Top U.S. executives say their companies are moving out of the defensive position they adopted during the recent worldwide downturn and are aggressively planning to grow, according to the latest semiannual survey by the Business Council.
But the survey of chief executives found continued wariness on the hiring front, especially in the United States — bad news for the 8.4 million U.S. workers who have lost their jobs since the recession began in December 2007.
More than a third of the CEOs polled by the Business Council said they believe "new industries not yet on the radar" would be a key source of future job creation.
And asked where they thought the already dismal U.S. jobless rate was headed this year, nearly three out four executives said it would either stay pretty much where it is or head higher.
The survey found what the Business Council characterized as a "leveling off of expectations" among CEOS following an encouraging jump in sentiment last fall.
Asked for their outlook on their own industries over the next six months, 60.8 percent of the CEOs said they expected things to improve, down from 62.9 percent in the survey conducted last fall.
Even so, not a single CEO expressed optimism that his or her own industry would improve "substantially" over the next six months — and 36.5 percent said they expected no change, up from 31.4 percent in the last survey.
The survey was released on Thursday, at the beginning of a two-day meeting of the Business Council's CEO members at a resort in this Florida beach town, located north of Miami.
The group meets twice a year for what are reportedly free-wheeling explorations of current business issues featuring panels of executives, policymakers and academics.
The events are closed to the media, although reporters show up anyway for a chance to interview the CEOs between sessions.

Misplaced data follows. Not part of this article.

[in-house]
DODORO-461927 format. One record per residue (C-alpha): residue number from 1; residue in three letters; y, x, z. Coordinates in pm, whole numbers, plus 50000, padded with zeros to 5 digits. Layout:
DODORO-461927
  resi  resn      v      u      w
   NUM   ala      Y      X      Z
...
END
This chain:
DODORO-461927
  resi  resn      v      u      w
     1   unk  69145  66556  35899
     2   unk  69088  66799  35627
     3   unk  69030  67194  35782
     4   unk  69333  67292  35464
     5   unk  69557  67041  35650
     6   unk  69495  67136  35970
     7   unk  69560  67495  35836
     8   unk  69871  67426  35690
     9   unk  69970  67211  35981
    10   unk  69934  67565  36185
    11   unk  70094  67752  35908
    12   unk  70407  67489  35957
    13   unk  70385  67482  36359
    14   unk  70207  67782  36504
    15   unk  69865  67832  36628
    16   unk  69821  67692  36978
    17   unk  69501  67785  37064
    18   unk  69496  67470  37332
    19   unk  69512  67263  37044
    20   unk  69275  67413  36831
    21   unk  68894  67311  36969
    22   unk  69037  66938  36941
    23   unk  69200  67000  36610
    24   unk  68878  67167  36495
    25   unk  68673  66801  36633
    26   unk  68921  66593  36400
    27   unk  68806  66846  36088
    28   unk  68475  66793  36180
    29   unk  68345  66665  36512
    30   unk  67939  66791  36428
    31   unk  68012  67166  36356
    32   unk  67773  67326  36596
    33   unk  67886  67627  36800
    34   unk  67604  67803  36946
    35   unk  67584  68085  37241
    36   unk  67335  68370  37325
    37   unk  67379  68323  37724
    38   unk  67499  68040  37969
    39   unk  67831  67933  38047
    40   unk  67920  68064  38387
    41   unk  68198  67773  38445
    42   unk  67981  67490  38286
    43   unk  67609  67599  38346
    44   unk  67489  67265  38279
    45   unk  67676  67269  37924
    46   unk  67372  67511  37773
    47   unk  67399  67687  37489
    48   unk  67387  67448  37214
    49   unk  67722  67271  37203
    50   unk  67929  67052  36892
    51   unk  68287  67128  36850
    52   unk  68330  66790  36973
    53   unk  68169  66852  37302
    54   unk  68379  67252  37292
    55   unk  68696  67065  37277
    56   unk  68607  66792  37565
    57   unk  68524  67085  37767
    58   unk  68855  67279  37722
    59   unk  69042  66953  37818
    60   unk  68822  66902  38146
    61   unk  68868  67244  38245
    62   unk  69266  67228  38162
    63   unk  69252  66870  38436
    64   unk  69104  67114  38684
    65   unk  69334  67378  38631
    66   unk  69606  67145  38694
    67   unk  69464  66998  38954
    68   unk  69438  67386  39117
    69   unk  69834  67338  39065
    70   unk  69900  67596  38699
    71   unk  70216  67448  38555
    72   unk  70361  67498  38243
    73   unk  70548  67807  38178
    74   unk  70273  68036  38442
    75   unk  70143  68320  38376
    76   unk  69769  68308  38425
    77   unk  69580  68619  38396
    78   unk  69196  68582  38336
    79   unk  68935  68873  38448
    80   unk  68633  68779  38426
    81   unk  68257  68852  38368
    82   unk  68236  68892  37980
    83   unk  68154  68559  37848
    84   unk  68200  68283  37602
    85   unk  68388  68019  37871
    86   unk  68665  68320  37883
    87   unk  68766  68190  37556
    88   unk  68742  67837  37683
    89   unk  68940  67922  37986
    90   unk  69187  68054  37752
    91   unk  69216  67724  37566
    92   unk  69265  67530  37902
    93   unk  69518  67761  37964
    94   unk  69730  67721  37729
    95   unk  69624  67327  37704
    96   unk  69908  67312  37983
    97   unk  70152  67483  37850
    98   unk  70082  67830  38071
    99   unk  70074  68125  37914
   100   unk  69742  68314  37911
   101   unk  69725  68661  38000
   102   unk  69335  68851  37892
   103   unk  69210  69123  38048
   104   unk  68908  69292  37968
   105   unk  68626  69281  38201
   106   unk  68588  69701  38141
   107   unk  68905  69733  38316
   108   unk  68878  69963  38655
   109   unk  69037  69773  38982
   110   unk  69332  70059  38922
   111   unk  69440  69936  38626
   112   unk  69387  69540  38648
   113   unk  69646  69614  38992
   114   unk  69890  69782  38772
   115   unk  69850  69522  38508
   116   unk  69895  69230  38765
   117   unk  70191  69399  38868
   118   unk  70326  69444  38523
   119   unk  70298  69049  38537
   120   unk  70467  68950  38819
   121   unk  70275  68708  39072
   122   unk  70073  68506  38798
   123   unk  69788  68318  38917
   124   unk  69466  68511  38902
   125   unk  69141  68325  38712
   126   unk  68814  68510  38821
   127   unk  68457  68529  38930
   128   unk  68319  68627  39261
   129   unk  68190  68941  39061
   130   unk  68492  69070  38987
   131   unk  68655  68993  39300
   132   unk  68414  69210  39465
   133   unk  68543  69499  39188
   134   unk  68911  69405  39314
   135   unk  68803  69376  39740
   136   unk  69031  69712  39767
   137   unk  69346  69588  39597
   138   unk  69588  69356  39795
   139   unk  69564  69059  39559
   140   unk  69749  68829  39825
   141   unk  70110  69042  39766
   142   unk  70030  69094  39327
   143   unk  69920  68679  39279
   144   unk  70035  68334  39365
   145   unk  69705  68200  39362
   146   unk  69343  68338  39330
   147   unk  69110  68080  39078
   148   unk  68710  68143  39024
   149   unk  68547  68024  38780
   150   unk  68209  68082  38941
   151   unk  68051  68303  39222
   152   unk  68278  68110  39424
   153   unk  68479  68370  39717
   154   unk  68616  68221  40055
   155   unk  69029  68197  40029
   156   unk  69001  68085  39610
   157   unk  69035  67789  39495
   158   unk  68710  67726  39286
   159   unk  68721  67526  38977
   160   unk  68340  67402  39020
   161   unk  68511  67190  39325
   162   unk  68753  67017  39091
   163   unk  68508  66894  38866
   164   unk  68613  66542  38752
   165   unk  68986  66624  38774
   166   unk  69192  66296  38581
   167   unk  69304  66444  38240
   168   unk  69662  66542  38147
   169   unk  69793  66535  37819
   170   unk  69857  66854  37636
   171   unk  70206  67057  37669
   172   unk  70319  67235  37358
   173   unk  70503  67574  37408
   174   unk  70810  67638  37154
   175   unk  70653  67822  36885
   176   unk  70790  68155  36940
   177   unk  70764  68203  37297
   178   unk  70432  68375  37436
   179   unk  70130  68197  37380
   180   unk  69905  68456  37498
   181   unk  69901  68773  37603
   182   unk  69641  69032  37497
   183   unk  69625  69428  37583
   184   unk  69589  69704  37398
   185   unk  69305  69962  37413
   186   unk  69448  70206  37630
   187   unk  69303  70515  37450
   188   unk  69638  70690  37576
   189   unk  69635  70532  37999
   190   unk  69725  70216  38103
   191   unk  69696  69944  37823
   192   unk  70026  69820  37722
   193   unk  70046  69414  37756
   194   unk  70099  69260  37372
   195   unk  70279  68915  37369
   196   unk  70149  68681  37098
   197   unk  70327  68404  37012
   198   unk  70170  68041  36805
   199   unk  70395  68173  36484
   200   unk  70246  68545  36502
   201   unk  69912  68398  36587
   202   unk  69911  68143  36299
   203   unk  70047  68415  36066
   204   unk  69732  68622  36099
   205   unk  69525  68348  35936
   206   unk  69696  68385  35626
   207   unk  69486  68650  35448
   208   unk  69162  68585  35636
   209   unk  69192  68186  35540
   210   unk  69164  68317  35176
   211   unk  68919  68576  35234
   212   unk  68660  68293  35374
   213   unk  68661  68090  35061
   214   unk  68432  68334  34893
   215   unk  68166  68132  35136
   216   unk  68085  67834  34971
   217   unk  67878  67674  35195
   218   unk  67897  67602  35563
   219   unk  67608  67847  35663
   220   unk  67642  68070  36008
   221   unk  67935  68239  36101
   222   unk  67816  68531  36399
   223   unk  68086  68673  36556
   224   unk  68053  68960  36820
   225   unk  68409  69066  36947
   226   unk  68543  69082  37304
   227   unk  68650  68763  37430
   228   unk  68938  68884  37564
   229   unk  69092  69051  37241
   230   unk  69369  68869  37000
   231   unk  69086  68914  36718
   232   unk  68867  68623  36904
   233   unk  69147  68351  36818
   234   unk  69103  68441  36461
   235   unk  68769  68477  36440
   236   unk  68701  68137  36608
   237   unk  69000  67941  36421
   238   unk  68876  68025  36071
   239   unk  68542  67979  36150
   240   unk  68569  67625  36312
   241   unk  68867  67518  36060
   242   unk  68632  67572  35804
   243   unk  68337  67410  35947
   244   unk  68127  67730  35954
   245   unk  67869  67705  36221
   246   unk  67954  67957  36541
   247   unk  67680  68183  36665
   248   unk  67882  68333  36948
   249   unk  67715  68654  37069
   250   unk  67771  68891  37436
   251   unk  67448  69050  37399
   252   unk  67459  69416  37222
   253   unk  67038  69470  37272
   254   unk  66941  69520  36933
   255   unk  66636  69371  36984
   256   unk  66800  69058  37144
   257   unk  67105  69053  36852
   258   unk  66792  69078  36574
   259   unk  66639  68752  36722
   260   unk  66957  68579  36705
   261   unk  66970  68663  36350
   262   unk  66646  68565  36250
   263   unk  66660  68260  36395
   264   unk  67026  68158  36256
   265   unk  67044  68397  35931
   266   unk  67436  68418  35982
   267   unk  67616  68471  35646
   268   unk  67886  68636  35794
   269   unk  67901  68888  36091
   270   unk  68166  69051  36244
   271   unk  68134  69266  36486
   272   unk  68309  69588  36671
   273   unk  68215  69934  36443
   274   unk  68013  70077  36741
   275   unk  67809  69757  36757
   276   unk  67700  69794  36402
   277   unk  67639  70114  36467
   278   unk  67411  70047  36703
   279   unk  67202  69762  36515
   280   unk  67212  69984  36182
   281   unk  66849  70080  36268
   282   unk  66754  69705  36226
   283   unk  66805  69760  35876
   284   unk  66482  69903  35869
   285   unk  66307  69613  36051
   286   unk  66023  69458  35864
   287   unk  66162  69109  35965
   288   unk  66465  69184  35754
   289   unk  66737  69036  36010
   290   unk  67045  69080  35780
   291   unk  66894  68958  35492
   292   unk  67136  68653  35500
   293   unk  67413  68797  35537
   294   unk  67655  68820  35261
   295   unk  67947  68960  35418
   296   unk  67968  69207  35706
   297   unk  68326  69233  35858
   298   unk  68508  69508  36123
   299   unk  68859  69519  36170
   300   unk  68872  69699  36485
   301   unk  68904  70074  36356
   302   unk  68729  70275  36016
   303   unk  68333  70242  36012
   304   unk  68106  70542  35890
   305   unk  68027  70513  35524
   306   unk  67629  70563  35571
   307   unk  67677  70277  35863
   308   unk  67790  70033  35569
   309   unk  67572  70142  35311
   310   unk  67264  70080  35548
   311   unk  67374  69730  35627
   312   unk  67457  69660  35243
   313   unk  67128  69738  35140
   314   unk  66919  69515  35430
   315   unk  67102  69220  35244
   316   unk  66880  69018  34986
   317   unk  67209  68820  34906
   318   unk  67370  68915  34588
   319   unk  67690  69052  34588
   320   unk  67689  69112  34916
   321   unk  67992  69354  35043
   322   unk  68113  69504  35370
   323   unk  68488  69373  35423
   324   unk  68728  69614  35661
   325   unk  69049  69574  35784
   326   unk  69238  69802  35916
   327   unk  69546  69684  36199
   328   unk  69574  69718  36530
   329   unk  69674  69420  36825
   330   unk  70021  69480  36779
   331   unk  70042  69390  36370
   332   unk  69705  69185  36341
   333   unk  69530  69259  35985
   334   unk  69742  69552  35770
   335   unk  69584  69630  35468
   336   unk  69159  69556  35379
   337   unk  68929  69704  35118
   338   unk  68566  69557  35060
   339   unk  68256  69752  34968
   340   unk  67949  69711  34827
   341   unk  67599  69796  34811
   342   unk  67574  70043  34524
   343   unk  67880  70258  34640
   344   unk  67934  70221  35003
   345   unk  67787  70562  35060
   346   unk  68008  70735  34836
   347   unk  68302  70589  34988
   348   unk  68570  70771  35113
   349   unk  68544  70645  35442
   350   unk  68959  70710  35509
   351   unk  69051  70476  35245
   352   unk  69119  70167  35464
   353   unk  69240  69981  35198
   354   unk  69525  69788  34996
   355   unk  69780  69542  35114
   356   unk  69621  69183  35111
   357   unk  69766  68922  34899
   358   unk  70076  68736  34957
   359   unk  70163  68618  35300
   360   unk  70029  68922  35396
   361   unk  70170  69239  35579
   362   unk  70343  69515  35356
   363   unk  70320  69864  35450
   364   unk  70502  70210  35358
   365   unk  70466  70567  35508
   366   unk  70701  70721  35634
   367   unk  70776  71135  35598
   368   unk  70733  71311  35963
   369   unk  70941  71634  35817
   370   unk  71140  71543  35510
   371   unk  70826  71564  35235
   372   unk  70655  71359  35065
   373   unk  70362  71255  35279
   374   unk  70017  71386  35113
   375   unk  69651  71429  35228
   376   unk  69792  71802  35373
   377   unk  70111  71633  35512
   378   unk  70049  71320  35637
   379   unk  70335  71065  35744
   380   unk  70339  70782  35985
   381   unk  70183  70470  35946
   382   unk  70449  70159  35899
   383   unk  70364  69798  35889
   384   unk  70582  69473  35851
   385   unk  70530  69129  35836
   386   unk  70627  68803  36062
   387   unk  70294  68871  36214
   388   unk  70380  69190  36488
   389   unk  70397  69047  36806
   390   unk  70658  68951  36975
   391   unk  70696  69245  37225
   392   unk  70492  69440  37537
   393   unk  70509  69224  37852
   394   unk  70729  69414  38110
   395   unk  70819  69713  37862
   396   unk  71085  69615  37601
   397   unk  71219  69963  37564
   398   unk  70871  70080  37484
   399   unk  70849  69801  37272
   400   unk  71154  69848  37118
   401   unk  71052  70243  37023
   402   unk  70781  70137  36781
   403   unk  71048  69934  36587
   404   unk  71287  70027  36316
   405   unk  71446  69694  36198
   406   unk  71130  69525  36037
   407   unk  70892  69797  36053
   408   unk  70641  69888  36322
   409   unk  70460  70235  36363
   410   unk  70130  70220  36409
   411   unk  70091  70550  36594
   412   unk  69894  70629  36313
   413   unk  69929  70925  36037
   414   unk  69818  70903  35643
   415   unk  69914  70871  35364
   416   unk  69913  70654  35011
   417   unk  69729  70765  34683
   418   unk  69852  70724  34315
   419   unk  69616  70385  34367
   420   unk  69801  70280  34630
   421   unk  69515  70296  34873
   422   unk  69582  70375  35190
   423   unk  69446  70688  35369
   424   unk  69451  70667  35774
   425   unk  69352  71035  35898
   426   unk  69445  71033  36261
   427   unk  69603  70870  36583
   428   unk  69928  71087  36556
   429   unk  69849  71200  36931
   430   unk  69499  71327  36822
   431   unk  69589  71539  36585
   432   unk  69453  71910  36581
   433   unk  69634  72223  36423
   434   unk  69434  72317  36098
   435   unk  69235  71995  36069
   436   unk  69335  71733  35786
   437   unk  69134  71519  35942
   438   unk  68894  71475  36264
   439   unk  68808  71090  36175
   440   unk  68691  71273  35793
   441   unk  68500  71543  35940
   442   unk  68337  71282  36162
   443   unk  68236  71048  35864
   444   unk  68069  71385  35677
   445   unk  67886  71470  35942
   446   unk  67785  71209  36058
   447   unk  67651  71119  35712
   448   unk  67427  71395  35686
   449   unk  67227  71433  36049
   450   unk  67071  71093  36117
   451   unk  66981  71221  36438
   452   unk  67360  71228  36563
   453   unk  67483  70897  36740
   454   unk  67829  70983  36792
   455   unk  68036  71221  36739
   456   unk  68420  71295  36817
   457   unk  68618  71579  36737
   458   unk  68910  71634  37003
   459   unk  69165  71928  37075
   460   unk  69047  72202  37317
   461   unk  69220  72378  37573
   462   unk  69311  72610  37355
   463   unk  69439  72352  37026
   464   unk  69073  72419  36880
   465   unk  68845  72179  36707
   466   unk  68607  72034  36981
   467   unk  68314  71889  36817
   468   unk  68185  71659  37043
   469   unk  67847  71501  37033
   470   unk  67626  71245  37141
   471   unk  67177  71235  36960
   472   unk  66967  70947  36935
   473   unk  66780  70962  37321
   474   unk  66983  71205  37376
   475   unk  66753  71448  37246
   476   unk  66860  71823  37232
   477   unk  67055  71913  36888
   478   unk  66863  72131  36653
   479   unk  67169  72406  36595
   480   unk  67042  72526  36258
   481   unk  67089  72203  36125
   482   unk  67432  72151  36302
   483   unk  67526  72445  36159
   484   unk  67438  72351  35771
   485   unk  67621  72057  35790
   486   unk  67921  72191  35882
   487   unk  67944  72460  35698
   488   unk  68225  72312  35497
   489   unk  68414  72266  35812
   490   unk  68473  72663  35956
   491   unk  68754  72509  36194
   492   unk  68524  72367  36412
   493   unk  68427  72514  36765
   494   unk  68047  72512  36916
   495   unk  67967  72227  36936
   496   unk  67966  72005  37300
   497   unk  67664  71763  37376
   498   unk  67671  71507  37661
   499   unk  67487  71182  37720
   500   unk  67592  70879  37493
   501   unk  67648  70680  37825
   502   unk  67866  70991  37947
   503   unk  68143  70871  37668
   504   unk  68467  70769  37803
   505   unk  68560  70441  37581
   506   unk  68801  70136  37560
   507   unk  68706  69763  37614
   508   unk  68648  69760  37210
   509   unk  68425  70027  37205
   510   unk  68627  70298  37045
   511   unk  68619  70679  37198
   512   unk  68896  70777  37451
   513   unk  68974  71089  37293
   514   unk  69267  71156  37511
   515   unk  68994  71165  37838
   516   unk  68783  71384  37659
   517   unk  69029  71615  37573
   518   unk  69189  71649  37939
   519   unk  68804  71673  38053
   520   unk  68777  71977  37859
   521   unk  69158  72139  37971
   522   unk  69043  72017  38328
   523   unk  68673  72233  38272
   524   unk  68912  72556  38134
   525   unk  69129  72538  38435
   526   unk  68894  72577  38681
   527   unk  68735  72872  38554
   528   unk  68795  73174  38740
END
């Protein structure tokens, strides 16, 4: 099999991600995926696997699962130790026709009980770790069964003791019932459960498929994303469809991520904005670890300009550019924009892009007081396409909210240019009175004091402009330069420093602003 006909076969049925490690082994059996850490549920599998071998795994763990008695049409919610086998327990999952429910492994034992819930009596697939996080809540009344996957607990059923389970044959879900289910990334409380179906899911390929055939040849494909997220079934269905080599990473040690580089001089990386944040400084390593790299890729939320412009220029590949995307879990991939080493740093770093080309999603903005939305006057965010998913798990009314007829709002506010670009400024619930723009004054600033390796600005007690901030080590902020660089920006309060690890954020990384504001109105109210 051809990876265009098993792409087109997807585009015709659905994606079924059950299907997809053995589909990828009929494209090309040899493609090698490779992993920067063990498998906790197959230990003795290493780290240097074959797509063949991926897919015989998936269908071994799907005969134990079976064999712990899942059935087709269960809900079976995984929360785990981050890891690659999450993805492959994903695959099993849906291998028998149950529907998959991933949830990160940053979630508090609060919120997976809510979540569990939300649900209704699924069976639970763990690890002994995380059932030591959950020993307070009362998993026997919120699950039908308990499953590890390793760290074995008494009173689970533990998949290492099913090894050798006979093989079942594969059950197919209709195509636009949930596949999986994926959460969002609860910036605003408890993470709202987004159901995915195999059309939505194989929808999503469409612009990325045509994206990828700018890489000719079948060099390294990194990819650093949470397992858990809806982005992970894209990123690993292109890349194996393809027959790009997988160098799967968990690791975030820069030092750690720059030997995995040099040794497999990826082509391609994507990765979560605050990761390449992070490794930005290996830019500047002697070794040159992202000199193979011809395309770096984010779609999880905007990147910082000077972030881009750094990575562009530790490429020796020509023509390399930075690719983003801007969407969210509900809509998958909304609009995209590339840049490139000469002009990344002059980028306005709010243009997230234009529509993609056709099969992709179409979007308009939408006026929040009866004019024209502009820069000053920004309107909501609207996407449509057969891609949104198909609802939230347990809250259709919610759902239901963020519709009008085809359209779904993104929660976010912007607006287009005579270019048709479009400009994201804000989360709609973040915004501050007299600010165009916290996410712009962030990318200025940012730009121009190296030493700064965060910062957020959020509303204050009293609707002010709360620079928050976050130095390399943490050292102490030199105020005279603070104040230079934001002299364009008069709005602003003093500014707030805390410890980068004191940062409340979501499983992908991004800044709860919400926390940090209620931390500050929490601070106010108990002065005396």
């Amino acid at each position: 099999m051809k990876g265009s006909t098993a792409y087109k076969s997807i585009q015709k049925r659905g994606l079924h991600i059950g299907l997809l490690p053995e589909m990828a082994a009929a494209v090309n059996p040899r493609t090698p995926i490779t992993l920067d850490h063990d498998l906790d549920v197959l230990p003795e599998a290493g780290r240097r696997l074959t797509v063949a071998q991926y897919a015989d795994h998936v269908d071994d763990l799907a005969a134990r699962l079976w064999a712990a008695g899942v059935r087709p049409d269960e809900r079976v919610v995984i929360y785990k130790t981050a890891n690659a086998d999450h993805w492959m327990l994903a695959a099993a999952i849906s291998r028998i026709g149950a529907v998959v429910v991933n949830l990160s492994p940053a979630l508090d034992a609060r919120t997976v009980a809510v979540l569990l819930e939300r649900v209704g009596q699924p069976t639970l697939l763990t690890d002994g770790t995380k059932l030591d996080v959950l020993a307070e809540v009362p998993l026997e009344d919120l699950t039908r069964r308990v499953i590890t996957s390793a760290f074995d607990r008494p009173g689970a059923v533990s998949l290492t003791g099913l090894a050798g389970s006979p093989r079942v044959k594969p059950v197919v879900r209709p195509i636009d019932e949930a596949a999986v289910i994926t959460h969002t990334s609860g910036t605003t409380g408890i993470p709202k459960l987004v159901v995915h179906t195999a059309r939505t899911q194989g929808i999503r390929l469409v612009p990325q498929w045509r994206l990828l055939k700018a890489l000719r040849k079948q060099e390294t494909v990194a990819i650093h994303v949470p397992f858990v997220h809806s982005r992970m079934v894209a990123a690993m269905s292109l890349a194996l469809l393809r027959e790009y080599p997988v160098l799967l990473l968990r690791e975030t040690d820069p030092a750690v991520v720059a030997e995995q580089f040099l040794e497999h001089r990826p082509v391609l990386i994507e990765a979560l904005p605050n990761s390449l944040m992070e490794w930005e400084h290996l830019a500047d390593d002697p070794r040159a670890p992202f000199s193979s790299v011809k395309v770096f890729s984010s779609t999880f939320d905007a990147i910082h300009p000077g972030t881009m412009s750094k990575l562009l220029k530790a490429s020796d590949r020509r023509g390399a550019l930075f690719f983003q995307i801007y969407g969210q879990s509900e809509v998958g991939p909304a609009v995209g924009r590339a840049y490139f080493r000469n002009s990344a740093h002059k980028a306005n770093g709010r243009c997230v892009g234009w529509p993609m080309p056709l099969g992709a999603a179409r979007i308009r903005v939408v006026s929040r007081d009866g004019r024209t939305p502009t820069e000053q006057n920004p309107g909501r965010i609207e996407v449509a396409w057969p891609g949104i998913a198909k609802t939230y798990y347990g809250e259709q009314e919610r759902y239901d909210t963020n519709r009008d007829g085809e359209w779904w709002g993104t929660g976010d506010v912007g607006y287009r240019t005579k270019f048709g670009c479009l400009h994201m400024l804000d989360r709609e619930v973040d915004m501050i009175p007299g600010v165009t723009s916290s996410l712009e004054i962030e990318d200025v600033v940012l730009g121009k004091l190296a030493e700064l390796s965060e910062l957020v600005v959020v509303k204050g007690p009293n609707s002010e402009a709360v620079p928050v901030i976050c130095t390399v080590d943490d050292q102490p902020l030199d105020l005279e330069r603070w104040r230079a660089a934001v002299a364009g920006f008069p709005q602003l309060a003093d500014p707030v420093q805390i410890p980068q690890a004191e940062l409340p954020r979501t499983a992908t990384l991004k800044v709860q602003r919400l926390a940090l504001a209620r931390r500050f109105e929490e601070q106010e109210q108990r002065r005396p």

The focus of this get-together is jobs and the economy. Scheduled panelists and speakers included Dell Inc. founder Michael Dell, Verizon Communications CEO Ivan Seidenberg, Goldman Sachs Group Inc. CEO Lloyd Blankfein and Ford Motor Co. CEO Alan Mulally, as well as White House economic adviser Austan Goolsbee.
Because of a crippling snow storm on the East Coast, however, it is not clear how many of the panelists will actually attend.
In the survey conducted earlier this month, CEOs were asked to forecast where a number of closely watched U.S. economic indicators were headed this year, including the jobless rate and GDP growth.
The overwhelming majority — 74.3 percent — said they believed the unemployment rate would remain above 9.6 percent in 2010.
Little wonder: In the separate question on the survey asking the CEOs where they might bring on new workers, "markets outside the U.S." was the No. 1 choice.
The reason: Only 6.8 percent of the CEOs surveyed believe the U.S. economy will grow at a rate of 3.1 percent or more in 2010.
But not all overseas markets are looking attractive.
While most of the executives say they are bullish on growth prospects in China and the rest of Asia, only 36 percent reported improving conditions in Europe.
"These results suggest that the near-term rebound in Europe is not gaining momentum," the Business Council said.
The Business Council's membership includes the top executives of over 100 U.S. companies, including nearly every member of the Dow Jones industrial average.
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